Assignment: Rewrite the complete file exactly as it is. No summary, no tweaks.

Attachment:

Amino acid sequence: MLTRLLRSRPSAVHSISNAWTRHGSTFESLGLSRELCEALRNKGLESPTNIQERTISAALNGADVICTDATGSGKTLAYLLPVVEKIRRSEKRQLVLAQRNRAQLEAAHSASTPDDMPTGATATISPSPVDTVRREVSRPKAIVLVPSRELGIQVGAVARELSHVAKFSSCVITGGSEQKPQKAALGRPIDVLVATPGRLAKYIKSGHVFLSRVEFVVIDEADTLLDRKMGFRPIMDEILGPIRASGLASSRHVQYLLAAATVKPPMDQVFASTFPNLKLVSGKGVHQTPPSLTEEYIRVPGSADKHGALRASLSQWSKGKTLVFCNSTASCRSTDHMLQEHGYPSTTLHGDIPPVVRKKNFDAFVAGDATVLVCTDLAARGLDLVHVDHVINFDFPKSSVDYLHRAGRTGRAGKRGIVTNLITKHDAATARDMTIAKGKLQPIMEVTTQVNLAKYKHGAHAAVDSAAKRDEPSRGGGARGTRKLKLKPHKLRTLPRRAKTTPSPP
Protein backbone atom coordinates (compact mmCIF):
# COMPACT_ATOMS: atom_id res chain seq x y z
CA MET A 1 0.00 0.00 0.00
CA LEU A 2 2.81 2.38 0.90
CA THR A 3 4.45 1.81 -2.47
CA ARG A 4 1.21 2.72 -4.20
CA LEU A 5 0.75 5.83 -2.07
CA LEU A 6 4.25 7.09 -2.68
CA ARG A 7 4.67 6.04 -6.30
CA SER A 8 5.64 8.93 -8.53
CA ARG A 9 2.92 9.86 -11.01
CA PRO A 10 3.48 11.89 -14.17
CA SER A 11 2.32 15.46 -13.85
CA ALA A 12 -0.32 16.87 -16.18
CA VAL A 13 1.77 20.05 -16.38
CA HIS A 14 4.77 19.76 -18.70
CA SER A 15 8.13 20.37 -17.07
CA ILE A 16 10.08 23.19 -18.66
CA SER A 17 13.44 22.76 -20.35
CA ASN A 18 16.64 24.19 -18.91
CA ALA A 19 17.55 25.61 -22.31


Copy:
Amino acid sequence: MLTRLLRSRPSAVHSISNAWTRHGSTFESLGLSRELCEALRNKGLESPTNIQERTISAALNGADVICTDATGSGKTLAYLLPVVEKIRRSEKRQLVLAQRNRAQLEAAHSASTPDDMPTGATATISPSPVDTVRREVSRPKAIVLVPSRELGIQVGAVARELSHVAKFSSCVITGGSEQKPQKAALGRPIDVLVATPGRLAKYIKSGHVFLSRVEFVVIDEADTLLDRKMGFRPIMDEILGPIRASGLASSRHVQYLLAAATVKPPMDQVFASTFPNLKLVSGKGVHQTPPSLTEEYIRVPGSADKHGALRASLSQWSKGKTLVFCNSTASCRSTDHMLQEHGYPSTTLHGDIPPVVRKKNFDAFVAGDATVLVCTDLAARGLDLVHVDHVINFDFPKSSVDYLHRAGRTGRAGKRGIVTNLITKHDAATARDMTIAKGKLQPIMEVTTQVNLAKYKHGAHAAVDSAAKRDEPSRGGGARGTRKLKLKPHKLRTLPRRAKTTPSPP
Protein backbone atom coordinates (compact mmCIF):
# COMPACT_ATOMS: atom_id res chain seq x y z
CA MET A 1 0.00 0.00 0.00
CA LEU A 2 2.81 2.38 0.90
CA THR A 3 4.45 1.81 -2.47
CA ARG A 4 1.21 2.72 -4.20
CA LEU A 5 0.75 5.83 -2.07
CA LEU A 6 4.25 7.09 -2.68
CA ARG A 7 4.67 6.04 -6.30
CA SER A 8 5.64 8.93 -8.53
CA ARG A 9 2.92 9.86 -11.01
CA PRO A 10 3.48 11.89 -14.17
CA SER A 11 2.32 15.46 -13.85
CA ALA A 12 -0.32 16.87 -16.18
CA VAL A 13 1.77 20.05 -16.38
CA HIS A 14 4.77 19.76 -18.70
CA SER A 15 8.13 20.37 -17.07
CA ILE A 16 10.08 23.19 -18.66
CA SER A 17 13.44 22.76 -20.35
CA ASN A 18 16.64 24.19 -18.91
CA ALA A 19 17.55 25.61 -22.31